I’ve just finished Kathryn Lynn Davis‘ Child of Awe written in 1980. The book was a gift to my daughter from her classmate at their school Christmas party. She showed it to me along with the other presents she received. Seeing the book was for adults I told her if I could read it first. Is it SPG, she asked. I think so, I said. OK, she said.
It does indeed contain “SPG” scenes. Just a few but still it isn’t recommended for reading by a sixth grader. Otherwise the book is a compelling read, an intriguing and bittersweet story somewhat similar to Romeo and Juliet. For that, it is a gift.
It centers on Davis’ reimagination of the incredible events in 14th century Scotland leading to the merger, or should I say acquisition, of the Calder Clan‘s Cawdor thanedom or barony by the powerful and cunning Campbell Clan of Argyll.
Local history has it that Muriel Calder, sole heir to the Cawdor barony, an infant at the death of her father the last of the Calders, was put under the guardianship of her maternal grandfather Hugh Rose of Kilvarock and Archibald Campbell Second Earl of Argyll. The arrangement was decreed by none other than King James IV. Later, however, on learning that Hugh Rose was planning to marry Muriel off to his grandson, her second cousin, the Earl had her kidnapped. The undertaking succeeded, not without great loss of Campbell lives, and Muriel promptly taken to the Campbell lair, Inveraray Castle, where she was brought up. When she turned eleven, she was married off to John Campbell the Earl’s third son. Muriel and John went on to found the Campbell of Cawdor bloodline.
Child of Awe, because in Davis’ re-telling, Inveraray Castle is envisioned as the Kilchurn Castle another Campbell (of Glenorchy) holding now in splendorous ruins sited on Loch Awe. In the story, Muriel feels a special bond with the legendary Loch like it was a human friend offering comfort. She sough the Loch in one of her distressed moments and heard its waters beckoning her to jump in which helplessly she did. Luckily, she was saved by John’s squire who’s ever watchful of his master’s wife. The incident however was whispered about the household that she had intended to commit suicide. John’s sister confronted him about it, asking if he would go tell the Bishop. “No”, he said, “I love her”.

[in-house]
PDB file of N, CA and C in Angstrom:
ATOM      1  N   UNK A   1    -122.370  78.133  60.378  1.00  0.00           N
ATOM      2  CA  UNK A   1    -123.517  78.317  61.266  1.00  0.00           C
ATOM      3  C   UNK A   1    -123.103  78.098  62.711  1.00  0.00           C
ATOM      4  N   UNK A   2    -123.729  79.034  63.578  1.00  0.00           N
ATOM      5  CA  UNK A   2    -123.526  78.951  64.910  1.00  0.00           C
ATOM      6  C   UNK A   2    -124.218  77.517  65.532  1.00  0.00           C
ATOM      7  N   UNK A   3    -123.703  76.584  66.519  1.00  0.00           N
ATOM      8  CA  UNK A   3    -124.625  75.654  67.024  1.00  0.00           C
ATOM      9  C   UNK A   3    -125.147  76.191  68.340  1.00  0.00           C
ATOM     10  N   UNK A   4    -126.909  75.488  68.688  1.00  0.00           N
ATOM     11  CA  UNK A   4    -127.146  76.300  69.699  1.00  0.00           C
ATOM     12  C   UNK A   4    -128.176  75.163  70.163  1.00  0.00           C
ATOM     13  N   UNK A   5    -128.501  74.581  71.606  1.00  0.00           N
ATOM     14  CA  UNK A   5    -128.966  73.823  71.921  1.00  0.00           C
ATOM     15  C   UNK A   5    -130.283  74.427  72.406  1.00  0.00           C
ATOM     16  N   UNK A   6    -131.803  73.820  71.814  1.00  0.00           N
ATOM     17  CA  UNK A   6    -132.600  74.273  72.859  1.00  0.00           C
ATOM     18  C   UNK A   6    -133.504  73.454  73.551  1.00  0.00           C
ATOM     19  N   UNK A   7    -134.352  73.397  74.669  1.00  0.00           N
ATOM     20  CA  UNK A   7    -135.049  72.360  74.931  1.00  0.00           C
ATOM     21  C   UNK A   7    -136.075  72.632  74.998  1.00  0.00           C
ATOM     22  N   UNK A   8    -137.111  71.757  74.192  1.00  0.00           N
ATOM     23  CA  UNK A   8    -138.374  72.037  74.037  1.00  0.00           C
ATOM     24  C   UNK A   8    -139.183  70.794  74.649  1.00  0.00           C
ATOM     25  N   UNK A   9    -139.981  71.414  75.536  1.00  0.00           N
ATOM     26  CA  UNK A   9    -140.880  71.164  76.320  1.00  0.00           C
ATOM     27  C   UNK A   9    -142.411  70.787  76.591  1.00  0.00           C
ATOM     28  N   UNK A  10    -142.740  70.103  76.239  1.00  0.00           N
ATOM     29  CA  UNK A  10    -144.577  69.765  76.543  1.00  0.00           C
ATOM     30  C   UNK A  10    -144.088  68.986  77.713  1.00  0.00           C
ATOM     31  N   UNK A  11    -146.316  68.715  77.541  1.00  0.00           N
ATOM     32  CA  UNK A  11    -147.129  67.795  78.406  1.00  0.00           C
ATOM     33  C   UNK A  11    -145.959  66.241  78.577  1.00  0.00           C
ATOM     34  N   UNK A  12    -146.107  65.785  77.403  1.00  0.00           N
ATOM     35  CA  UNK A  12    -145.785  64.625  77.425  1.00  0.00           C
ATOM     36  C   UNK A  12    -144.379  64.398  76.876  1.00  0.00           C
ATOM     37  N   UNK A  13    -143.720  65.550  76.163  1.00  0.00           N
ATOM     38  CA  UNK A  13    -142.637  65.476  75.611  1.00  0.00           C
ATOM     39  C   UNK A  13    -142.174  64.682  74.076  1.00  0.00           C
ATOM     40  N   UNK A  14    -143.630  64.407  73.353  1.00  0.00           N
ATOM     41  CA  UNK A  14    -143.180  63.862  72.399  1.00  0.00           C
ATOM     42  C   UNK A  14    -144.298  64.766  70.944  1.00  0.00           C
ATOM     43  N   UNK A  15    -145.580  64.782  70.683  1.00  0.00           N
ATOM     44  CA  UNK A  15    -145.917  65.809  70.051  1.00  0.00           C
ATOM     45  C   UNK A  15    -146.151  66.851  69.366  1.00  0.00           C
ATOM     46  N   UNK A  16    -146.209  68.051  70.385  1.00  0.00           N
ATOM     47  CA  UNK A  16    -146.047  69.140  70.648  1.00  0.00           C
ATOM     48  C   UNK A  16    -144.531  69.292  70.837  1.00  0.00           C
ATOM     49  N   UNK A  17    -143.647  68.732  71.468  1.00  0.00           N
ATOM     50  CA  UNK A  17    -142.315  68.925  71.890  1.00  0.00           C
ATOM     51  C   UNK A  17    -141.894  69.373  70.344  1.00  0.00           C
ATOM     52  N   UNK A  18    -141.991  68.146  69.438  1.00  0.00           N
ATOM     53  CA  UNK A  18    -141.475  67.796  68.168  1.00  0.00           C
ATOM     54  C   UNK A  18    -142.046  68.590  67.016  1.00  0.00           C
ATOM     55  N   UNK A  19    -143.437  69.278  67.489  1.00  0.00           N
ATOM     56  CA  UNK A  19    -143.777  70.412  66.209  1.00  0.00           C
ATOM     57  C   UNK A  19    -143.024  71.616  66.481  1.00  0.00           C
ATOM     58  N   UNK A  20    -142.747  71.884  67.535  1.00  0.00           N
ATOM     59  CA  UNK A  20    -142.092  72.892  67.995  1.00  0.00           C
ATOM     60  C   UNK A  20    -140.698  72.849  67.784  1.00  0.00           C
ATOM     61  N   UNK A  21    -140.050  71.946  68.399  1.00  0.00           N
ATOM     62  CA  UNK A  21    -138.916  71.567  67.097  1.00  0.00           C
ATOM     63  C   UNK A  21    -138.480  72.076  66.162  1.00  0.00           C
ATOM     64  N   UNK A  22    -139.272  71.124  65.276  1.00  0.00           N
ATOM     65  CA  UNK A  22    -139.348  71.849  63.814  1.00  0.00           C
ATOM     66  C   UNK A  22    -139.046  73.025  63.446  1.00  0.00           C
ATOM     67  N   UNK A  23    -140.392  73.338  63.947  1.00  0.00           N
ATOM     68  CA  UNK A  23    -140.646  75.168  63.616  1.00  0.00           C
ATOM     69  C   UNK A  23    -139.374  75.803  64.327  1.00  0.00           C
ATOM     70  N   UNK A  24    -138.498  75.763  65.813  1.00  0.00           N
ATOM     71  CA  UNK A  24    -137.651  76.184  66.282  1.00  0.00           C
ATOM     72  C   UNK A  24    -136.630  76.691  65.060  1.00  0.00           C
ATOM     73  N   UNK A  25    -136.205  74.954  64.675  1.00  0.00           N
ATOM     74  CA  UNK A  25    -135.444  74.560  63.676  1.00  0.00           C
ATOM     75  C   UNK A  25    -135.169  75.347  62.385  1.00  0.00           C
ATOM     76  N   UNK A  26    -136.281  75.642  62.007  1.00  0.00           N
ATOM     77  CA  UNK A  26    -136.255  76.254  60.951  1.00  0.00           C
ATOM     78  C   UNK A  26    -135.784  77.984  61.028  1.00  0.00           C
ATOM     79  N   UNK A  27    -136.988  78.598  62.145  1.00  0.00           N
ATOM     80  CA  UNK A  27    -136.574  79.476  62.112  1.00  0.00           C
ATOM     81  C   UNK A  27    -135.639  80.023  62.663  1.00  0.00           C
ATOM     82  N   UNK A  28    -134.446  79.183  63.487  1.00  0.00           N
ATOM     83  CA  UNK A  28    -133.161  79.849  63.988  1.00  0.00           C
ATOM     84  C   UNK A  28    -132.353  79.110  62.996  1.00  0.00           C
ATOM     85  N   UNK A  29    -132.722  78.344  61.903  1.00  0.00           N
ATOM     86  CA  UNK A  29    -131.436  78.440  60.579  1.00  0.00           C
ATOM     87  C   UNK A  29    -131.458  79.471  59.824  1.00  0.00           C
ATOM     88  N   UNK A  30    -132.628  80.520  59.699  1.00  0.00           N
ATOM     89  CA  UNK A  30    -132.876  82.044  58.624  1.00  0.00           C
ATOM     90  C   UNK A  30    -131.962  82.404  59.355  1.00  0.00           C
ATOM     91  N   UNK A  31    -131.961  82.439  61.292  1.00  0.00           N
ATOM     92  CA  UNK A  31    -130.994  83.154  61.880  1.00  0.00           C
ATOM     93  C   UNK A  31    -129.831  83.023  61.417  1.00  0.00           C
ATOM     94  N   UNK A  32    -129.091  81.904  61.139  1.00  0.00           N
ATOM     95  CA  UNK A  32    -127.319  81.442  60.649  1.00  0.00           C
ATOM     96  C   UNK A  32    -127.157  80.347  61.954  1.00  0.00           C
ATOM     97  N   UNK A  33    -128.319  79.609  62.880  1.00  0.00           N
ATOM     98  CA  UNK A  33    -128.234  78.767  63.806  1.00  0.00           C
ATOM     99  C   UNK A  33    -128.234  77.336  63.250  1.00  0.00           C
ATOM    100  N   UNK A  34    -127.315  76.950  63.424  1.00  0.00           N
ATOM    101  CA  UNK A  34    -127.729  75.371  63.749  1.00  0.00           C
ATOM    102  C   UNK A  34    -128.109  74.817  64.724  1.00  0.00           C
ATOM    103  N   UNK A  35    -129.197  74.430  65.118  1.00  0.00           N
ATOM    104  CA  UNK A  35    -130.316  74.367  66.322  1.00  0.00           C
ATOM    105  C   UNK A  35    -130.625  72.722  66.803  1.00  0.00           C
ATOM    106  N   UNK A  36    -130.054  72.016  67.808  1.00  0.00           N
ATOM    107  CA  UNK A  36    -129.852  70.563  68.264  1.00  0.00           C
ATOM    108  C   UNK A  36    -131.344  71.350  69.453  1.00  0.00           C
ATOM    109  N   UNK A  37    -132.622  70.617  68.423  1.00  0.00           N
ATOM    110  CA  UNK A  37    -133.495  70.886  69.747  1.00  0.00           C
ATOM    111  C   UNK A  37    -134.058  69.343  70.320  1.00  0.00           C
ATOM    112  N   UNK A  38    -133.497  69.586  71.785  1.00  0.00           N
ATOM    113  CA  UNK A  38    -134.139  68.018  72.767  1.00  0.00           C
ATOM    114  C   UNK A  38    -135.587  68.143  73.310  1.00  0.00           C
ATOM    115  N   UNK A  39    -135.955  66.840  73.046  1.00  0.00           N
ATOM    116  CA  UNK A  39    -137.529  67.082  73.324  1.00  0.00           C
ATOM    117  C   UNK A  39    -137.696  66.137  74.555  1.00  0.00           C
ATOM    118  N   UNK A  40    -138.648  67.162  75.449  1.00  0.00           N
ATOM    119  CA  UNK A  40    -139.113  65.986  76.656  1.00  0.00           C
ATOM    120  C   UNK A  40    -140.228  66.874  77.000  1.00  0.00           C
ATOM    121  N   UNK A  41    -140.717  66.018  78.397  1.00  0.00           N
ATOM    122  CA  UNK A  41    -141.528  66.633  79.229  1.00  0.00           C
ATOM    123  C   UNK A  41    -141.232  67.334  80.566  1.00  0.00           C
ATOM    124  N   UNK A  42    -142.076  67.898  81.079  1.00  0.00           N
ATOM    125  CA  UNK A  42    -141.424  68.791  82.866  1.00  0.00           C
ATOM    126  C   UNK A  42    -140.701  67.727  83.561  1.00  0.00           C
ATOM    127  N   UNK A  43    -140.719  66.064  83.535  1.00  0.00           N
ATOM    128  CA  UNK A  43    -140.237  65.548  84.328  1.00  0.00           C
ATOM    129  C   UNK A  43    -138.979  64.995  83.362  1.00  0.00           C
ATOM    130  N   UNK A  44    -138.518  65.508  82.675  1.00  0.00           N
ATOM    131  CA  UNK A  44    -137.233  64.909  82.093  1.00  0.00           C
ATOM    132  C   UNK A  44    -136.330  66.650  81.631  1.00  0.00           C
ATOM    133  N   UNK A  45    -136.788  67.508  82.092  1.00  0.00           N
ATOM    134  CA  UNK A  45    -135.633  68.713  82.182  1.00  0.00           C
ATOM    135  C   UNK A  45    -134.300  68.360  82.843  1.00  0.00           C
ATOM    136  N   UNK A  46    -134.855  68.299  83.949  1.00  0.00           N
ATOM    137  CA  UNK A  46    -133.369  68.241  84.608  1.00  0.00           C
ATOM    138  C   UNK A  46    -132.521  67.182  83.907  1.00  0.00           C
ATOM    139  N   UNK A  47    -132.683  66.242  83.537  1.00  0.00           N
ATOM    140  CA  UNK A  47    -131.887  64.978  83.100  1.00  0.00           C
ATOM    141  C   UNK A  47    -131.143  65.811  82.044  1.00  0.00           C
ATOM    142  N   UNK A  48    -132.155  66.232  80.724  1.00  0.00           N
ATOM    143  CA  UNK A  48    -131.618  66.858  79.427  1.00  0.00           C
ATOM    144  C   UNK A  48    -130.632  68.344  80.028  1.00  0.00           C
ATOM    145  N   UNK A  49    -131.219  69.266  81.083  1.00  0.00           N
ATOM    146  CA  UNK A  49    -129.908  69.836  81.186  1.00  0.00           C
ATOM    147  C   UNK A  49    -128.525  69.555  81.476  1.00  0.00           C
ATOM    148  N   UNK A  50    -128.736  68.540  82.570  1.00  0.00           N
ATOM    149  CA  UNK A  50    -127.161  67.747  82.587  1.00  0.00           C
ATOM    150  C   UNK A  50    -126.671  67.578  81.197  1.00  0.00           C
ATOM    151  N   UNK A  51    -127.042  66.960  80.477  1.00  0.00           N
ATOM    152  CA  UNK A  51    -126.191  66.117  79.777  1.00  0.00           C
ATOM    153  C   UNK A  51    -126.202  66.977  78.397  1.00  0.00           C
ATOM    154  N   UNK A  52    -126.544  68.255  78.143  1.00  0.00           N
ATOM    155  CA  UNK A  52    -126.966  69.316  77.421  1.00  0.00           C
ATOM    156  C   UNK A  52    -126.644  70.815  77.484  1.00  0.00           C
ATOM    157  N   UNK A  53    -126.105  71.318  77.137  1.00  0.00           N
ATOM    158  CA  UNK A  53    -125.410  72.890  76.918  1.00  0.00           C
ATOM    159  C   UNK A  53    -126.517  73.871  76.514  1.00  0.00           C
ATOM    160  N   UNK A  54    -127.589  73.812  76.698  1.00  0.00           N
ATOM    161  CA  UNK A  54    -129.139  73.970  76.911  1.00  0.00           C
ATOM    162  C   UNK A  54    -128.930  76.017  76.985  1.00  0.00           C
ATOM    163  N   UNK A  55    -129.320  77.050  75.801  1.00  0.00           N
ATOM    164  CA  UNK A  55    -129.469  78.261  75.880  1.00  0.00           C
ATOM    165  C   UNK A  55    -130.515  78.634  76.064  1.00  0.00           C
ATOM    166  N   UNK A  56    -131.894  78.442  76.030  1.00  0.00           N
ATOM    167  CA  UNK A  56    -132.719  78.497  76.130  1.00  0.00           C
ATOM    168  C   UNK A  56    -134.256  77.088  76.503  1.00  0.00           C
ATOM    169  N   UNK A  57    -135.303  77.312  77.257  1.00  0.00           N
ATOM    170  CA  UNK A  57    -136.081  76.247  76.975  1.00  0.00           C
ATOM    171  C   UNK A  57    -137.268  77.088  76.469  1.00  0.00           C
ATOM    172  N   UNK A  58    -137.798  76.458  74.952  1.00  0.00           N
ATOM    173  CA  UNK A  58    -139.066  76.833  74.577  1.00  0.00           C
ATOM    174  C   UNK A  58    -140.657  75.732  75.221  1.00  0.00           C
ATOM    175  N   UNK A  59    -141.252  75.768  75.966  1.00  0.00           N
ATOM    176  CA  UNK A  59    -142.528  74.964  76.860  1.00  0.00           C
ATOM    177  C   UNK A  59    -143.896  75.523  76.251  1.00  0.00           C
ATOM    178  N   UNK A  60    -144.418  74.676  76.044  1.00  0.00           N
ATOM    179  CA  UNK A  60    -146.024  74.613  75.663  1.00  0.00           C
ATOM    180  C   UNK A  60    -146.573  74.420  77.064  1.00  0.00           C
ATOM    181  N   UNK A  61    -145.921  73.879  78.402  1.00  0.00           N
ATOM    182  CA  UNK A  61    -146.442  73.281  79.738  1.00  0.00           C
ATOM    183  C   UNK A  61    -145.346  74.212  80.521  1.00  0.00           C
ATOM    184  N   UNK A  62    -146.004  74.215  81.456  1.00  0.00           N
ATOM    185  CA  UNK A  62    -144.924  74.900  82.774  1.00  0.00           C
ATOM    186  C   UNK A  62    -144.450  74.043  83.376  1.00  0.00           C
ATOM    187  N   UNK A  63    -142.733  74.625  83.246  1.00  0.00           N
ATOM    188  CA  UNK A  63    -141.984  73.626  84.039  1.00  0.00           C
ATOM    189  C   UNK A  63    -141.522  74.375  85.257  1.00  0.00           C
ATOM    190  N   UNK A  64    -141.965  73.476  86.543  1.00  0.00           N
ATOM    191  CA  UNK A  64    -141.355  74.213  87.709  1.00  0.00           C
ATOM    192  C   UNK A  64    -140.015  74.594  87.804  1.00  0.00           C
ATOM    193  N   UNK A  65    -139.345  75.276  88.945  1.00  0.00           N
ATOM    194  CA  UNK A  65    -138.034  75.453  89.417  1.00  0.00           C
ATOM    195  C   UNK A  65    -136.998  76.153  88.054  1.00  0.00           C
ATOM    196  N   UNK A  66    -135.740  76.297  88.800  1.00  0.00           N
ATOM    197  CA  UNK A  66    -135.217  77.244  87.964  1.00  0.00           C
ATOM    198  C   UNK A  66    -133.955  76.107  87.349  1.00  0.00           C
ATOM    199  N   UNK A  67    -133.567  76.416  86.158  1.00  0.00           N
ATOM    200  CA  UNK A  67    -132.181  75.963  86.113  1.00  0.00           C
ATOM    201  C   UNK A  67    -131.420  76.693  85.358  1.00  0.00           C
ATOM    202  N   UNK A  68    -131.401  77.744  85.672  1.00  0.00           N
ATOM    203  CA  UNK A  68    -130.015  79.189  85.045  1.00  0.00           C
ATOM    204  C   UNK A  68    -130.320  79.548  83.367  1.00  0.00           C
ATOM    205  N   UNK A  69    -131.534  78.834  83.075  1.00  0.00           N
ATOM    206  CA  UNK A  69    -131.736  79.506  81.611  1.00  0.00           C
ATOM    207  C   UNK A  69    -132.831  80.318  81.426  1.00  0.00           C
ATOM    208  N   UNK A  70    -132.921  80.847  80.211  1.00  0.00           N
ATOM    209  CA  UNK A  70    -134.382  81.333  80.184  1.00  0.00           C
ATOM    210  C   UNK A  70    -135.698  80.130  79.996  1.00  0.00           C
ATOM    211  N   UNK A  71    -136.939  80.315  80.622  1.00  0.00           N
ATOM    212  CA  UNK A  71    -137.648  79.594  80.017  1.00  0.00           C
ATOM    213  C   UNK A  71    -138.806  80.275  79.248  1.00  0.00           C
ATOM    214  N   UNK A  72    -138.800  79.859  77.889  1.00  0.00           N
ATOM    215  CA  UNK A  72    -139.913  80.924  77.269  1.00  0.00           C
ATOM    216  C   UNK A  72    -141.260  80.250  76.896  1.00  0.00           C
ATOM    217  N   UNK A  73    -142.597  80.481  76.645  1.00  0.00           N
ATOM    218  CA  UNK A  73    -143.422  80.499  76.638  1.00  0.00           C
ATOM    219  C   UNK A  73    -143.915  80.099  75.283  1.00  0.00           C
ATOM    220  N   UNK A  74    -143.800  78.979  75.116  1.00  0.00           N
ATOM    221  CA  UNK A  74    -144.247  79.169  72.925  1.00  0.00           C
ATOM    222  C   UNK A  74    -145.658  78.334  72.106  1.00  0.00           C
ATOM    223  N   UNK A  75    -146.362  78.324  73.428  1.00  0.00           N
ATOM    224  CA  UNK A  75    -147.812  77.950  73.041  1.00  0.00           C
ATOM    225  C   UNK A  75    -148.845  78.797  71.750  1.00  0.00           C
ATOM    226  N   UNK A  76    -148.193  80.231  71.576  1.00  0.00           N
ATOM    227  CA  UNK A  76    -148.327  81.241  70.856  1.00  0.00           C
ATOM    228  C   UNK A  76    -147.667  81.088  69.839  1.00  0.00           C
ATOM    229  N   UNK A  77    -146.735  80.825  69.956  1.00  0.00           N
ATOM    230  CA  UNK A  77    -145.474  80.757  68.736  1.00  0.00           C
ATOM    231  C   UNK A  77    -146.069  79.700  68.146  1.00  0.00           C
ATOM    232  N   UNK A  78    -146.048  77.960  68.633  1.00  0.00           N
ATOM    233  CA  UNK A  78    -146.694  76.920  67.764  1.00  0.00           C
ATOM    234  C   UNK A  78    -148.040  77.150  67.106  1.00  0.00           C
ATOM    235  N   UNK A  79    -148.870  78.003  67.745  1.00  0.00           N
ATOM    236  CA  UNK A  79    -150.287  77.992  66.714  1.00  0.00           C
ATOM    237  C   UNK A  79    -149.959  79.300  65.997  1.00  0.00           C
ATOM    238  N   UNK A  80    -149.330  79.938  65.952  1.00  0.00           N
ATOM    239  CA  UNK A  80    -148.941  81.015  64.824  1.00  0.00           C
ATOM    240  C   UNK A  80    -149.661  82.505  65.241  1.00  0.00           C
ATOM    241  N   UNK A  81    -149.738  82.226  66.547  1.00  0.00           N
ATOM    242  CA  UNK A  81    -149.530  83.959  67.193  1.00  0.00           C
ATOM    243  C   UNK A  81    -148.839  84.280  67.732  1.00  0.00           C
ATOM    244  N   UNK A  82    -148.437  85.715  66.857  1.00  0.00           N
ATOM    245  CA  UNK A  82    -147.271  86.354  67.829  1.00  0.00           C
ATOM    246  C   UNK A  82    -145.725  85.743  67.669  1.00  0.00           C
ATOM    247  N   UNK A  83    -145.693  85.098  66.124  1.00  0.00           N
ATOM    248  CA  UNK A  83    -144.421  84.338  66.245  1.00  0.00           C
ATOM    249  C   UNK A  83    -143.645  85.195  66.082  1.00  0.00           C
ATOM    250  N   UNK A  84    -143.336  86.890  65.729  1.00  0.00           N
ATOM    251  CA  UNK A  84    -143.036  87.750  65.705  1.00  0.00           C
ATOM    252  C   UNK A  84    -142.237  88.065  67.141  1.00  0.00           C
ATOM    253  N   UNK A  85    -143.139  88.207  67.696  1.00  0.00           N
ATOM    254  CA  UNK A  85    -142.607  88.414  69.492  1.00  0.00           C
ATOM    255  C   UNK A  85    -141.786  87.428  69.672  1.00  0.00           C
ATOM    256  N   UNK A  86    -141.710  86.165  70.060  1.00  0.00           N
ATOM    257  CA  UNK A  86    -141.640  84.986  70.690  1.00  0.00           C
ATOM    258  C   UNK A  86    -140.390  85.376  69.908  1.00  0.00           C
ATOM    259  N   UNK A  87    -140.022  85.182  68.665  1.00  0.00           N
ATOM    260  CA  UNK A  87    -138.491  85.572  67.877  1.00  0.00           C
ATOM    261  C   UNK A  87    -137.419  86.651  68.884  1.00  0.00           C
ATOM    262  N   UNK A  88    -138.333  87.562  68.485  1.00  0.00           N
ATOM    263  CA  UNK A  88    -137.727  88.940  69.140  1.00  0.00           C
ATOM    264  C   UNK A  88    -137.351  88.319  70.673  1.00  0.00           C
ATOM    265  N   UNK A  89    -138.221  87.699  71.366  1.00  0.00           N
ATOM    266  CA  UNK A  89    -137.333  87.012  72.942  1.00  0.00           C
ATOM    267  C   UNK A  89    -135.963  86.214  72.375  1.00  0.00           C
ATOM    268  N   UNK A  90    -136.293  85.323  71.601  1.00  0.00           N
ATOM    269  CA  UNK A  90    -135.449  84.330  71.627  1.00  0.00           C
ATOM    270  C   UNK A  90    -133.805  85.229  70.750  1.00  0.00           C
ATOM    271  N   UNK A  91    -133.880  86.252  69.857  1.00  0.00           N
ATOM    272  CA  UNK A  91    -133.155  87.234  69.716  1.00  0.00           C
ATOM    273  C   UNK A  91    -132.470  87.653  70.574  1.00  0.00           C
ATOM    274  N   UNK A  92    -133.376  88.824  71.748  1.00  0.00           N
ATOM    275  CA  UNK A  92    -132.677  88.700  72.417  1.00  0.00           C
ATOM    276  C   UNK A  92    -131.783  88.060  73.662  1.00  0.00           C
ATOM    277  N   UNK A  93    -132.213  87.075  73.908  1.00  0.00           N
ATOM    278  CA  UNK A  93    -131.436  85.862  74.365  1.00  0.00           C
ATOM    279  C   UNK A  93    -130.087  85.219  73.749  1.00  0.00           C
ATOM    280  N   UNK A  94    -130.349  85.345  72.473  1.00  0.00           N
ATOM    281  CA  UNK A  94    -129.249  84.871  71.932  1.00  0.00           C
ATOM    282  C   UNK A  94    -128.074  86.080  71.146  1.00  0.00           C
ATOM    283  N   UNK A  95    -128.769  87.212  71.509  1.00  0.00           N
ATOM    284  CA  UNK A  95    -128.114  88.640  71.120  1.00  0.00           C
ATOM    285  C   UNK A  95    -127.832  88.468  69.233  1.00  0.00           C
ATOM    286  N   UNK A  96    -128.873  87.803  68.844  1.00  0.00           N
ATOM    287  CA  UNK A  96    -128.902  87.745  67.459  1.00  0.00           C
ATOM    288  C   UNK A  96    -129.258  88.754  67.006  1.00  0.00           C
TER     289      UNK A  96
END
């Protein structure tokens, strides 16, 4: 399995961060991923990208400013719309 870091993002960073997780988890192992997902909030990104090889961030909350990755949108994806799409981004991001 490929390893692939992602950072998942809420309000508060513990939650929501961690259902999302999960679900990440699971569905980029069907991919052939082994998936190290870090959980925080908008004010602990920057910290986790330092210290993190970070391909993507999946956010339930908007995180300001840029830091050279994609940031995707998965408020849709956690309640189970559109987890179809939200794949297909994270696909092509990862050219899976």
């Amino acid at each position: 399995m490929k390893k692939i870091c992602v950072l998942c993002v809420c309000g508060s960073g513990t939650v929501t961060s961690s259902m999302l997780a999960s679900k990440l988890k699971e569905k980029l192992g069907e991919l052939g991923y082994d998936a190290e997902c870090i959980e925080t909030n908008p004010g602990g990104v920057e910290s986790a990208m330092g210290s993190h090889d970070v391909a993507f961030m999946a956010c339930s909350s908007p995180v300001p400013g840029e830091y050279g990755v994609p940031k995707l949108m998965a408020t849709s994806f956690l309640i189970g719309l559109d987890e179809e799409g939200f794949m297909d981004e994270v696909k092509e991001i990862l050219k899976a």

In any case, confessing the sin would only put the couple in jeopardy perhaps even getting themselves divested of Cawdor. If it’s true that an unconfessed attempt of suicide is a mortal sin, then John and Muriel are paying for it in the afterlife. Visitors to Cawdor Castle have purportedly seen the ghosts of John and Muriel in its halls. This perhaps inspired Davis to justify in her book the alleged ghostly presence by weaving the tale of the young heiress’ attempted suicide.
The book though ends happily, on the young couple’s arrival, finally, at Cawdor Castle. For Muriel especially, in light of her kidnapping, it was a bittersweet homecoming. I guess their story is about the triumph of love and honor above personal and inter-clan recriminations. In this, I guess, it could be said that the arranged marriage, primarily meant to acquire greater wealth and power, eventually worked out on a personal level. No longer were they pawns of their clans, but in freeing themselves from it were about to forge their own foothold in Scotland’s history. The real John and Muriel Campbell were also said to have a happy marriage – inspite of it all – that produced several children.
As to Cawdor Castle, it is also well-known for being the site of Shakespeare’s Macbeth. But as with Davis’ Child of Awe, the legend of this Scottish king was a liberal take on the great Highland clans and their feuds in medieval Scotland.